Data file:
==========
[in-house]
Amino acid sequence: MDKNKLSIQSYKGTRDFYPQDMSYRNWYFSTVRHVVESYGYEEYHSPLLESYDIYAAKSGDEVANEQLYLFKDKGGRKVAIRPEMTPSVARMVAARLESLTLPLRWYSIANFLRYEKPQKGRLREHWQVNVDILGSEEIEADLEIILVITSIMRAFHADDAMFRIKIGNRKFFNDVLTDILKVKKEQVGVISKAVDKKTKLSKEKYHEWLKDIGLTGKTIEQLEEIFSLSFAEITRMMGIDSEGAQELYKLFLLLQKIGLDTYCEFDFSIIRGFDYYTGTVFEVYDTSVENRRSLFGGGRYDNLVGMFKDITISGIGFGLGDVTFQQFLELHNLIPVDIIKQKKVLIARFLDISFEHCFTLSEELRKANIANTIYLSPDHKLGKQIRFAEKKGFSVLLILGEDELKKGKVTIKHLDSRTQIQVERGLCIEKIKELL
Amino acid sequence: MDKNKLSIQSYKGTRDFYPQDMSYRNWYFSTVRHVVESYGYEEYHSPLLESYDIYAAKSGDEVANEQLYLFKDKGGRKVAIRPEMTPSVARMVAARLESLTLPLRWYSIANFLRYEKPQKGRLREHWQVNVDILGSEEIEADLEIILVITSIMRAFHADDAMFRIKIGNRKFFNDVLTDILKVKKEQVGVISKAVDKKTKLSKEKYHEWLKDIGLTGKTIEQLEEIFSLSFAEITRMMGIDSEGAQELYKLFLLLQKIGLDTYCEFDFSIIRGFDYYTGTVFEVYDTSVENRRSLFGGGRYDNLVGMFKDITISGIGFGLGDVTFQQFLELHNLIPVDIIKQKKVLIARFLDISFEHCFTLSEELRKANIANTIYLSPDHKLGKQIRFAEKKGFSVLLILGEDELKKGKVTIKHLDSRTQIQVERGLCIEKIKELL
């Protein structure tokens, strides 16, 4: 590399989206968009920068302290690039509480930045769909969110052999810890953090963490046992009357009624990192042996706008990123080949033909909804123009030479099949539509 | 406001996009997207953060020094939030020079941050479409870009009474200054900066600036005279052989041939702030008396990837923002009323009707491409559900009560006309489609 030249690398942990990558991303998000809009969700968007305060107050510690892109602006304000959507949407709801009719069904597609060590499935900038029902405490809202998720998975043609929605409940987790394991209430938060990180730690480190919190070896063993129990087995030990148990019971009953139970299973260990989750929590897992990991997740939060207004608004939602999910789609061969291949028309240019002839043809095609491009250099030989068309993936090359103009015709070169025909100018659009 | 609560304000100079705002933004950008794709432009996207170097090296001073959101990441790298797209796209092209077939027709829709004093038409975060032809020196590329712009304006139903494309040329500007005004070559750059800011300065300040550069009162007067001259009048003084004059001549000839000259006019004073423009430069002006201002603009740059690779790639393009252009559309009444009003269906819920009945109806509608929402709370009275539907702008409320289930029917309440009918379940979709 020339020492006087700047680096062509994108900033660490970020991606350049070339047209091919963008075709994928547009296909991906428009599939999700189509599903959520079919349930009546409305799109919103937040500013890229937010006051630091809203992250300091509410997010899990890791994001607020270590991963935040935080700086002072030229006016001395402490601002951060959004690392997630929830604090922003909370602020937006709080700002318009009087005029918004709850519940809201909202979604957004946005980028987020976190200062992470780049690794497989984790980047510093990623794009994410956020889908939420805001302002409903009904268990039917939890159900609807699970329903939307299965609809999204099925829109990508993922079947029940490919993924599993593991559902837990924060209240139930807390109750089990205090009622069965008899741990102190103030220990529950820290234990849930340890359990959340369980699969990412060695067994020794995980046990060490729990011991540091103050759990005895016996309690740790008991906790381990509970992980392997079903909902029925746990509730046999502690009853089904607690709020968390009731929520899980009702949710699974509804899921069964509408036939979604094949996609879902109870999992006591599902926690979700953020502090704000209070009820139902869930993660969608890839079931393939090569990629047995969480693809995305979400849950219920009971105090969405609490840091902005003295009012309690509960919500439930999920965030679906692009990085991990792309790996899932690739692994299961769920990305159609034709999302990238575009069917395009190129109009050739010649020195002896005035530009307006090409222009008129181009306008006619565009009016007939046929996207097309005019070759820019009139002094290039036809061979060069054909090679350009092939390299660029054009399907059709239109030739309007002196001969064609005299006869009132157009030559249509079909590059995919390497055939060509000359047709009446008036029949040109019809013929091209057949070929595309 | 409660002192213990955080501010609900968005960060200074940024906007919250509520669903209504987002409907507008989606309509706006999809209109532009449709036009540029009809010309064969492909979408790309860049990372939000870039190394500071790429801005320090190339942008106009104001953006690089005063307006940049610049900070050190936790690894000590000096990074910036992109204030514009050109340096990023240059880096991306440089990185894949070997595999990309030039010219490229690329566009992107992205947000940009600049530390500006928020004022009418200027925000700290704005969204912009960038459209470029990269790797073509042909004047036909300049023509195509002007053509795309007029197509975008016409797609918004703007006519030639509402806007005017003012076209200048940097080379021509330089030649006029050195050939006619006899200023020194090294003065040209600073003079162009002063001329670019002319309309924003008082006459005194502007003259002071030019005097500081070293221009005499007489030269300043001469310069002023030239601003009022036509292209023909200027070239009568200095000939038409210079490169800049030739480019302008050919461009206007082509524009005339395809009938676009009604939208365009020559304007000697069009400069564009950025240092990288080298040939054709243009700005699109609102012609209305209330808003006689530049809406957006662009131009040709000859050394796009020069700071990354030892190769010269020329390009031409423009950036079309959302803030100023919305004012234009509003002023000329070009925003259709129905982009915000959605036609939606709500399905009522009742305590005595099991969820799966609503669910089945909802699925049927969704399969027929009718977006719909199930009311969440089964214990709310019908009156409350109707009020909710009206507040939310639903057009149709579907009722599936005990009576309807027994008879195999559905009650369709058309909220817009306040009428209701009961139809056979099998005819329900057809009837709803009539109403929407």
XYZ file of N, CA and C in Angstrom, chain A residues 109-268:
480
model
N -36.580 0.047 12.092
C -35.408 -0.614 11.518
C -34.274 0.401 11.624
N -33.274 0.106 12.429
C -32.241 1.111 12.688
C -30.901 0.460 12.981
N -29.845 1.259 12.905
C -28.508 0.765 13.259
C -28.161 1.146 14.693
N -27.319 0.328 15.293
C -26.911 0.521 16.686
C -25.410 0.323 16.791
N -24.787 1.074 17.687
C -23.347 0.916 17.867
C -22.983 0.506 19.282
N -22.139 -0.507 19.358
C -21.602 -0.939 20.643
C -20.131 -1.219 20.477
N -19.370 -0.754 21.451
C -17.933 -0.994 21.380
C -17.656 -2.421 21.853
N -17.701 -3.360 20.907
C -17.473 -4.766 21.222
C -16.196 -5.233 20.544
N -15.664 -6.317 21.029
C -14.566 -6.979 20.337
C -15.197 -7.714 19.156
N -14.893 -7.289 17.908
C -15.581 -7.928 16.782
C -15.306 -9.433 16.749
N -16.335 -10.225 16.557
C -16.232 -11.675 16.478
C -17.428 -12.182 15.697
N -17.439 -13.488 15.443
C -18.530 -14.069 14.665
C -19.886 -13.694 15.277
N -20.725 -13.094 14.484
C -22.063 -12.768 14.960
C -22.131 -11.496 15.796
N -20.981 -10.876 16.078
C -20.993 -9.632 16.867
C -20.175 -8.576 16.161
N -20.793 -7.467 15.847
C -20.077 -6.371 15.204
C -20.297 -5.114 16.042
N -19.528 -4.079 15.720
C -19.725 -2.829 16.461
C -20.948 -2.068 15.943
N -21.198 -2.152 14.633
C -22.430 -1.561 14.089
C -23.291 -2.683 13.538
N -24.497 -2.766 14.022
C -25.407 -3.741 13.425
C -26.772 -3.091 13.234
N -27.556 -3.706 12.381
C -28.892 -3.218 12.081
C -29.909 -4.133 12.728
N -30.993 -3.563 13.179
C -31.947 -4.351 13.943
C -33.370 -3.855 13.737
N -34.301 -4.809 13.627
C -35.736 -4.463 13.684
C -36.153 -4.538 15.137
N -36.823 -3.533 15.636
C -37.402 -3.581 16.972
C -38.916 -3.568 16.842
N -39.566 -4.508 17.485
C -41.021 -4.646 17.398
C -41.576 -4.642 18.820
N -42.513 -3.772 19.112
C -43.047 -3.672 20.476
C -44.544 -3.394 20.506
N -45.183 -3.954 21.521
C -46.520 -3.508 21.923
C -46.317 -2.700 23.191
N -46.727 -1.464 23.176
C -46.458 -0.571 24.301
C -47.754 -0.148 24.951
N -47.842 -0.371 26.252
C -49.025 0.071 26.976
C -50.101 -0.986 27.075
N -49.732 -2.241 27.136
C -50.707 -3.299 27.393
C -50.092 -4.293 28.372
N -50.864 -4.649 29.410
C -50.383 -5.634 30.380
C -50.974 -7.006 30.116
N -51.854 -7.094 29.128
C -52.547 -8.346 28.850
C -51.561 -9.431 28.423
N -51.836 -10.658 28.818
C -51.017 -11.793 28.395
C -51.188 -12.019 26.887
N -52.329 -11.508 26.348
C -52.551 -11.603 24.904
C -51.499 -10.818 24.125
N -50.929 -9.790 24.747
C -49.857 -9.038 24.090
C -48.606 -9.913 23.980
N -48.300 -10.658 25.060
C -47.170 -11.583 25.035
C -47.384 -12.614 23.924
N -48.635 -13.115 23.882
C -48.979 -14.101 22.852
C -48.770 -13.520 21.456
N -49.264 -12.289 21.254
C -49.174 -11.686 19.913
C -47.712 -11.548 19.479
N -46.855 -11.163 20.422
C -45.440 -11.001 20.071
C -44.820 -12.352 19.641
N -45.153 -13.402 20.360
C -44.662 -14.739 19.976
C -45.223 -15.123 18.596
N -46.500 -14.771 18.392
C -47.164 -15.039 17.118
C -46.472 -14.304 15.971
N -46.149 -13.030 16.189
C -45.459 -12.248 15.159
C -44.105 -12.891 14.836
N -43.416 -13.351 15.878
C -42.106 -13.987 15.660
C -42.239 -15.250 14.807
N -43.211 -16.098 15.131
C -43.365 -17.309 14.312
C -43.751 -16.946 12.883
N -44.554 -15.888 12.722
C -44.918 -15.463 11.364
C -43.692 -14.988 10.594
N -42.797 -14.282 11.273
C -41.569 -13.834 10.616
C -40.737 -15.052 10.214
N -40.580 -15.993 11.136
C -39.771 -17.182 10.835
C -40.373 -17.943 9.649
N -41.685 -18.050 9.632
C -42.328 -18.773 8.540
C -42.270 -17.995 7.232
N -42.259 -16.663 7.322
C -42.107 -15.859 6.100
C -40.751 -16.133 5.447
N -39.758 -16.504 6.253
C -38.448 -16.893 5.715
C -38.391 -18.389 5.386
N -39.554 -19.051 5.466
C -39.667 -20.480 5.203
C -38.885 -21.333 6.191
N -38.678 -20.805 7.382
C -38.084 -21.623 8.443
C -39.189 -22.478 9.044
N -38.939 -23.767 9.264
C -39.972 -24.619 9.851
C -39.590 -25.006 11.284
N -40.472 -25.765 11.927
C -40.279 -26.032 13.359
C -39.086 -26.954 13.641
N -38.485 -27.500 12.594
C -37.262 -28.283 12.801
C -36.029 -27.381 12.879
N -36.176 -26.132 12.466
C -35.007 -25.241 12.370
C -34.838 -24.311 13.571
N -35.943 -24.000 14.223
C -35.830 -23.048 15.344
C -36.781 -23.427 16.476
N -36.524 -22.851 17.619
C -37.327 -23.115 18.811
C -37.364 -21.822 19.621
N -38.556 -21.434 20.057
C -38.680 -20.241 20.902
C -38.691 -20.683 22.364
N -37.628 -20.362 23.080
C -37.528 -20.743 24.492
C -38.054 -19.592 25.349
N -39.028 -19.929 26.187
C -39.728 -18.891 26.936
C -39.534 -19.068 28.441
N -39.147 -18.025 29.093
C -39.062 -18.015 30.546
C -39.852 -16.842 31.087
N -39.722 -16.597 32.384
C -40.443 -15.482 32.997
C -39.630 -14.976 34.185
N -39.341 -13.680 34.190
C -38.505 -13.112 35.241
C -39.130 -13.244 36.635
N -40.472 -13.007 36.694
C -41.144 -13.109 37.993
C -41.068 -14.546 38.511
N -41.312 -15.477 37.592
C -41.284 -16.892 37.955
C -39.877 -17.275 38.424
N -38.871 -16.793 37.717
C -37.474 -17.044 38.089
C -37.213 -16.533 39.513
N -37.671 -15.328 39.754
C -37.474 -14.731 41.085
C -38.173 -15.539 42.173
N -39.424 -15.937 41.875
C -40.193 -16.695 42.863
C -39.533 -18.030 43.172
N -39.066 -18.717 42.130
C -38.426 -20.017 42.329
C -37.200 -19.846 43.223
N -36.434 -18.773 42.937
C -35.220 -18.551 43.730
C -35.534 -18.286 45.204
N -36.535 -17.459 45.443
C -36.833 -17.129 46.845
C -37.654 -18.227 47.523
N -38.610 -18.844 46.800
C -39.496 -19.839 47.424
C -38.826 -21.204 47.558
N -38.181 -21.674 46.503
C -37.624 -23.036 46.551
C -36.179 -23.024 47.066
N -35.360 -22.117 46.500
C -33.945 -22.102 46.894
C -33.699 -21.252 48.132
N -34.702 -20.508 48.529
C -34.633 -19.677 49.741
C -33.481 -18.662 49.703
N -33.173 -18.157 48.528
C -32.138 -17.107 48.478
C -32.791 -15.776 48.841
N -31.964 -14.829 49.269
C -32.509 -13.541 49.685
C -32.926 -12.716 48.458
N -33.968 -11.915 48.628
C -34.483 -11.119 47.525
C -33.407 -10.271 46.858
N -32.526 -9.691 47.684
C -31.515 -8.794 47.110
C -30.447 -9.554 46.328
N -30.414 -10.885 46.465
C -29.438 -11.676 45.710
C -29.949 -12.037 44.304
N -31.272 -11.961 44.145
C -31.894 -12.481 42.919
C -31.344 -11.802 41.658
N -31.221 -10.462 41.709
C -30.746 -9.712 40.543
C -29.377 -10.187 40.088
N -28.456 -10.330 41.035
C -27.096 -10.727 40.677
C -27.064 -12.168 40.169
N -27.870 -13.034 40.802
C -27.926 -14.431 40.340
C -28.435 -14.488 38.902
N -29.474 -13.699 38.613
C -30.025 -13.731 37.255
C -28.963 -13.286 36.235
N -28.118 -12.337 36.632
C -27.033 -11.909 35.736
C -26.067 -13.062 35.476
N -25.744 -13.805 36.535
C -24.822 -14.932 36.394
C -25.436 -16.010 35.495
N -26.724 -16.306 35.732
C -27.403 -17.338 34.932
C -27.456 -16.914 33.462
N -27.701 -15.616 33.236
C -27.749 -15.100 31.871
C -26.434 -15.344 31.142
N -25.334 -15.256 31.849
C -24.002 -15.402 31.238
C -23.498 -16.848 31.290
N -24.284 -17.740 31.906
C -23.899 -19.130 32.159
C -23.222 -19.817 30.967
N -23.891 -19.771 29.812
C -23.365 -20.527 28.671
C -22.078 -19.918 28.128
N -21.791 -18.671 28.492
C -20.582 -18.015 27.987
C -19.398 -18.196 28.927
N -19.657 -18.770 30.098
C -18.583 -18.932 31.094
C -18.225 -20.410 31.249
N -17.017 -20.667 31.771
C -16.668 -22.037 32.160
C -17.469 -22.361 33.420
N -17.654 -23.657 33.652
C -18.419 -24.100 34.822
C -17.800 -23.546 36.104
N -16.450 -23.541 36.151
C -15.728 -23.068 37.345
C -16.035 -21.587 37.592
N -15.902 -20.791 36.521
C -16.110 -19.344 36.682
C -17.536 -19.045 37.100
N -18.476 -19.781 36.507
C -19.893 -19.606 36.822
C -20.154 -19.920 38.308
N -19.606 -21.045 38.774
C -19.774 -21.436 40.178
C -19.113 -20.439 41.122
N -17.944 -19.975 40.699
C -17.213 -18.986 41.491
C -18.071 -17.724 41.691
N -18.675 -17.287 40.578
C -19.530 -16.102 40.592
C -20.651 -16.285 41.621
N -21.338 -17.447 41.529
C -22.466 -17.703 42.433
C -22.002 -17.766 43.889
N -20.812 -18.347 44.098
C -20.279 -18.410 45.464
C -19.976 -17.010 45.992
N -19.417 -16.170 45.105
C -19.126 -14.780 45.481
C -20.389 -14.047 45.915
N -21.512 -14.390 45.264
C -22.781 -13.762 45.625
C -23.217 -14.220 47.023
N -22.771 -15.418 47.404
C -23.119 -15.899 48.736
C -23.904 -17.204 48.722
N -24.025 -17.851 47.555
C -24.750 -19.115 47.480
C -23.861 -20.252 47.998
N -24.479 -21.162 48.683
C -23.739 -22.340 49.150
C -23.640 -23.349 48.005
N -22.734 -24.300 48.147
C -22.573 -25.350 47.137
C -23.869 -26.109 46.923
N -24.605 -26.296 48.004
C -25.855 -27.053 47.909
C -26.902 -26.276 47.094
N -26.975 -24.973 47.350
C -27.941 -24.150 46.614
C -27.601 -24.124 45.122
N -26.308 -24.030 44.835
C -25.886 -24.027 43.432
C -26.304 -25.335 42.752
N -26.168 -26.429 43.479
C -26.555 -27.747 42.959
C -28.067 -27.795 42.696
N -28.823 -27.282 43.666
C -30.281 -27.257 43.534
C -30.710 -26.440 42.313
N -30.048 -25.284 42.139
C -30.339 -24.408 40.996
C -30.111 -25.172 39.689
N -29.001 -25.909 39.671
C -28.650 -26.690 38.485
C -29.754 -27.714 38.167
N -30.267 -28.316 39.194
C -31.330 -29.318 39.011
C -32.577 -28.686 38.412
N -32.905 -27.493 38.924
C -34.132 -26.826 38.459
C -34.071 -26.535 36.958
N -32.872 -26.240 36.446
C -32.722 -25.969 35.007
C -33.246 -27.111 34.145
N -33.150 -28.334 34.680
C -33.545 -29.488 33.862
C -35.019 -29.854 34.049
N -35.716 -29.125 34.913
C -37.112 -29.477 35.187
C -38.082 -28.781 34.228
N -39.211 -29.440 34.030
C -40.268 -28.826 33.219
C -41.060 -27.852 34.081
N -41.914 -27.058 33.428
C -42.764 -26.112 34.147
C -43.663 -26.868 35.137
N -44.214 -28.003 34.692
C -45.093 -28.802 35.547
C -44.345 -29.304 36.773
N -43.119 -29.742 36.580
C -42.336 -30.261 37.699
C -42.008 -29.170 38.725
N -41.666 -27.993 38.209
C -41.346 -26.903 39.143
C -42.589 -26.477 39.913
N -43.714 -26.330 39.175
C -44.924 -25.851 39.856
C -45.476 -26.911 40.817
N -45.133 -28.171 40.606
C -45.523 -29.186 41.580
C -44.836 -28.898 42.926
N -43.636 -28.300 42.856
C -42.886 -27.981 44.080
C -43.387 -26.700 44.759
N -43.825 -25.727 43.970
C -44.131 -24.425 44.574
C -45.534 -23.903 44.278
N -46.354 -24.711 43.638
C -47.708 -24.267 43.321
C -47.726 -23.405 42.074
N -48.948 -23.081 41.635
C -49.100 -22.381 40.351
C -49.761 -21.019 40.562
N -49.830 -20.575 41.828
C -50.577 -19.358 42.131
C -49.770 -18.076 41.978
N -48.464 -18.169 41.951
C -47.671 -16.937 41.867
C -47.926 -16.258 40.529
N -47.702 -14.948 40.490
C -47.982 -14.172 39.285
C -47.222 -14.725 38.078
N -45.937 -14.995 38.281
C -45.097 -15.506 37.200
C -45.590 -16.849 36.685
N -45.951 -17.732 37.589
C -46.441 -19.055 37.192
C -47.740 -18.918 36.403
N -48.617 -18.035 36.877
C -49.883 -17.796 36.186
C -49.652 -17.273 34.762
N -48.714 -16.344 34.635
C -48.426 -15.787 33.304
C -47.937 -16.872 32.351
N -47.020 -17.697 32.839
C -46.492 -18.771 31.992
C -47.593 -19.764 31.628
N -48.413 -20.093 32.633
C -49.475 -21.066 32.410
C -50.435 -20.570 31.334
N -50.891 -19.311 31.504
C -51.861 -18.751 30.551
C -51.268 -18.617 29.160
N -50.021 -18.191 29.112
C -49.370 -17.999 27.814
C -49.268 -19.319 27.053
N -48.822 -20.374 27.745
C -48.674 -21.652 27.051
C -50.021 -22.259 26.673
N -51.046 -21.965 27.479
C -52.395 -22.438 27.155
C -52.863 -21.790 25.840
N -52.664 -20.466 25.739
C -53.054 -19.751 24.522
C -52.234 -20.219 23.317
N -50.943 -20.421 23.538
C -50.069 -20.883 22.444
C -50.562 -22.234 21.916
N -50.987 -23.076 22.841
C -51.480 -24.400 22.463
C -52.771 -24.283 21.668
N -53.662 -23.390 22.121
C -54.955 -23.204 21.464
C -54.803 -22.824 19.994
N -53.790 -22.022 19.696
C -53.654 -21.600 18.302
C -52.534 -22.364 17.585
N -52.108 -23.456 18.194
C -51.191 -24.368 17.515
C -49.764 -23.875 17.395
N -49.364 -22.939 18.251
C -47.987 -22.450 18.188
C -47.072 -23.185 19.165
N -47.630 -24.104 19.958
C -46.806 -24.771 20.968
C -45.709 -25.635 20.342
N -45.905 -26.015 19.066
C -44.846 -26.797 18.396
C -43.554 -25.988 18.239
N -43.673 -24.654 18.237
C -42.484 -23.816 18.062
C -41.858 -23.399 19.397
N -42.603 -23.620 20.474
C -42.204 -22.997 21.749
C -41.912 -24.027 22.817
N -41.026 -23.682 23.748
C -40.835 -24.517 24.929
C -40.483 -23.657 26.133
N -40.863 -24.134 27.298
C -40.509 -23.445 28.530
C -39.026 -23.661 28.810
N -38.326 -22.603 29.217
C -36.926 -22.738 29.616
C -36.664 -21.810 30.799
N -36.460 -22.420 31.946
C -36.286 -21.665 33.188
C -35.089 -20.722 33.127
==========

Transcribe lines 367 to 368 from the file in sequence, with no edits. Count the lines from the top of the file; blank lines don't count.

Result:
C -35.019 -29.854 34.049
N -35.716 -29.125 34.913